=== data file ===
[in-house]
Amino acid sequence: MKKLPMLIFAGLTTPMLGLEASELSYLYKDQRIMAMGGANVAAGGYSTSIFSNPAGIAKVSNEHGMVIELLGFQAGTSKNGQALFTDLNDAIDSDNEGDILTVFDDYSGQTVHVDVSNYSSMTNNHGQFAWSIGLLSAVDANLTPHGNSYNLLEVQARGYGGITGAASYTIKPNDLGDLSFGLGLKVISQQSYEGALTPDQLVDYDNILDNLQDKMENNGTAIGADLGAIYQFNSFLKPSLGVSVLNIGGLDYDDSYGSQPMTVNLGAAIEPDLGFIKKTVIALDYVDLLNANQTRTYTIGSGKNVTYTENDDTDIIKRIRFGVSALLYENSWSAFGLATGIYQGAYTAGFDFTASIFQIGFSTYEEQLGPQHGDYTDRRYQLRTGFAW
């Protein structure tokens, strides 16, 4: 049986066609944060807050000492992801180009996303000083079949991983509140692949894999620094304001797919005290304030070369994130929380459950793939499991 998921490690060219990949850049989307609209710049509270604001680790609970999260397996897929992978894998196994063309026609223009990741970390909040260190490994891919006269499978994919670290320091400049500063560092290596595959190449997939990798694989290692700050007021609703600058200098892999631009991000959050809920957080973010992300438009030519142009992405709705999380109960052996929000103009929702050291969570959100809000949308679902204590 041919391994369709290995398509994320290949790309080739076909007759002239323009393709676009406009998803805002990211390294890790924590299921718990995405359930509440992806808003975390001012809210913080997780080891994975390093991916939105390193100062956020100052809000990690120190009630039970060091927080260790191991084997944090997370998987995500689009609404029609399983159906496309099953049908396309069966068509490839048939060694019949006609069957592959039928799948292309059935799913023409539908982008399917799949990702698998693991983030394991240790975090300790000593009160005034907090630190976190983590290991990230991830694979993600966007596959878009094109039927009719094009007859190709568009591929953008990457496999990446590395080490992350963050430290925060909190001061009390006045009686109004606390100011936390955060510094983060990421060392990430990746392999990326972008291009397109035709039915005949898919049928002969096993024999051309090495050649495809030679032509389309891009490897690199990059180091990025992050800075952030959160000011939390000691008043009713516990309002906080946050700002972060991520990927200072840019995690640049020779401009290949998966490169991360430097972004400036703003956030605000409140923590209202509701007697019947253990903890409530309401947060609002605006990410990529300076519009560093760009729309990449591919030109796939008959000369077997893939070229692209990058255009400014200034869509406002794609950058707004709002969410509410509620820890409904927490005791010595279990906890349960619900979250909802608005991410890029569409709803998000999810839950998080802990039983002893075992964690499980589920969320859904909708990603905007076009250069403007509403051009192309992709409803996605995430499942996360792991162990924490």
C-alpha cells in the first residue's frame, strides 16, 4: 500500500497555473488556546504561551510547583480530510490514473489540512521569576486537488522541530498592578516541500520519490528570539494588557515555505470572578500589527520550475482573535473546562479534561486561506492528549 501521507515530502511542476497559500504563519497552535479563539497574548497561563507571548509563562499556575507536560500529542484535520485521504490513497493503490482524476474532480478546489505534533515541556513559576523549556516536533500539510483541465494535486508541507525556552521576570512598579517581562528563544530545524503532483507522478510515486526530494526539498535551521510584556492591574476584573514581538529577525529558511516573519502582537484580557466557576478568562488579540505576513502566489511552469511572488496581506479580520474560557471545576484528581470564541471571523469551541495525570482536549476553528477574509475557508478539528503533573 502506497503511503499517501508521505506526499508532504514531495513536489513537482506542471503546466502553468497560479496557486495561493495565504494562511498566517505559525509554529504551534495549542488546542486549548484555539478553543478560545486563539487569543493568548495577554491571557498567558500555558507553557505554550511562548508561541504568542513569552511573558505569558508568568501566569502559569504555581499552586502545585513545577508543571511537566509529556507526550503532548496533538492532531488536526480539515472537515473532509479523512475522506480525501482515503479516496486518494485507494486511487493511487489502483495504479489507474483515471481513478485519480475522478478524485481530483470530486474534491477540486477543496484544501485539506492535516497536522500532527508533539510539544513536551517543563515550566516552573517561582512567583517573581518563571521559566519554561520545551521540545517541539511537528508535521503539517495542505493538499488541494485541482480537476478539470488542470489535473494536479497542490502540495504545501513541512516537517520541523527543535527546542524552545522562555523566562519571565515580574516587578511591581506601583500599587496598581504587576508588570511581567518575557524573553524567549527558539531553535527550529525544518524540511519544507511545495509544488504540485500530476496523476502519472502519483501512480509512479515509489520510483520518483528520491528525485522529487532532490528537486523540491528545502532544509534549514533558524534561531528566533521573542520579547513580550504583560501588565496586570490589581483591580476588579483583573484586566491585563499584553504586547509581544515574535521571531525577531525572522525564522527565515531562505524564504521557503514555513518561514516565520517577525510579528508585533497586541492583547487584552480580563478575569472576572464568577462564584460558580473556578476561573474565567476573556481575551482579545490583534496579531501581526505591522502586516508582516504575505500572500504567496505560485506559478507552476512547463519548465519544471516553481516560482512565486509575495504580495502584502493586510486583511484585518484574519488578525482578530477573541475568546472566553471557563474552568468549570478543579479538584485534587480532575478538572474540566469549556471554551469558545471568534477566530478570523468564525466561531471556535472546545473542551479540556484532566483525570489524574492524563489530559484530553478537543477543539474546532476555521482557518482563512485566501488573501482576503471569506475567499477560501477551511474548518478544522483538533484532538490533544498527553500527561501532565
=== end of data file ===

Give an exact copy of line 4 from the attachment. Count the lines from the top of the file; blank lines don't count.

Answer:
C-alpha cells in the first residue's frame, strides 16, 4: 500500500497555473488556546504561551510547583480530510490514473489540512521569576486537488522541530498592578516541500520519490528570539494588557515555505470572578500589527520550475482573535473546562479534561486561506492528549 501521507515530502511542476497559500504563519497552535479563539497574548497561563507571548509563562499556575507536560500529542484535520485521504490513497493503490482524476474532480478546489505534533515541556513559576523549556516536533500539510483541465494535486508541507525556552521576570512598579517581562528563544530545524503532483507522478510515486526530494526539498535551521510584556492591574476584573514581538529577525529558511516573519502582537484580557466557576478568562488579540505576513502566489511552469511572488496581506479580520474560557471545576484528581470564541471571523469551541495525570482536549476553528477574509475557508478539528503533573 502506497503511503499517501508521505506526499508532504514531495513536489513537482506542471503546466502553468497560479496557486495561493495565504494562511498566517505559525509554529504551534495549542488546542486549548484555539478553543478560545486563539487569543493568548495577554491571557498567558500555558507553557505554550511562548508561541504568542513569552511573558505569558508568568501566569502559569504555581499552586502545585513545577508543571511537566509529556507526550503532548496533538492532531488536526480539515472537515473532509479523512475522506480525501482515503479516496486518494485507494486511487493511487489502483495504479489507474483515471481513478485519480475522478478524485481530483470530486474534491477540486477543496484544501485539506492535516497536522500532527508533539510539544513536551517543563515550566516552573517561582512567583517573581518563571521559566519554561520545551521540545517541539511537528508535521503539517495542505493538499488541494485541482480537476478539470488542470489535473494536479497542490502540495504545501513541512516537517520541523527543535527546542524552545522562555523566562519571565515580574516587578511591581506601583500599587496598581504587576508588570511581567518575557524573553524567549527558539531553535527550529525544518524540511519544507511545495509544488504540485500530476496523476502519472502519483501512480509512479515509489520510483520518483528520491528525485522529487532532490528537486523540491528545502532544509534549514533558524534561531528566533521573542520579547513580550504583560501588565496586570490589581483591580476588579483583573484586566491585563499584553504586547509581544515574535521571531525577531525572522525564522527565515531562505524564504521557503514555513518561514516565520517577525510579528508585533497586541492583547487584552480580563478575569472576572464568577462564584460558580473556578476561573474565567476573556481575551482579545490583534496579531501581526505591522502586516508582516504575505500572500504567496505560485506559478507552476512547463519548465519544471516553481516560482512565486509575495504580495502584502493586510486583511484585518484574519488578525482578530477573541475568546472566553471557563474552568468549570478543579479538584485534587480532575478538572474540566469549556471554551469558545471568534477566530478570523468564525466561531471556535472546545473542551479540556484532566483525570489524574492524563489530559484530553478537543477543539474546532476555521482557518482563512485566501488573501482576503471569506475567499477560501477551511474548518478544522483538533484532538490533544498527553500527561501532565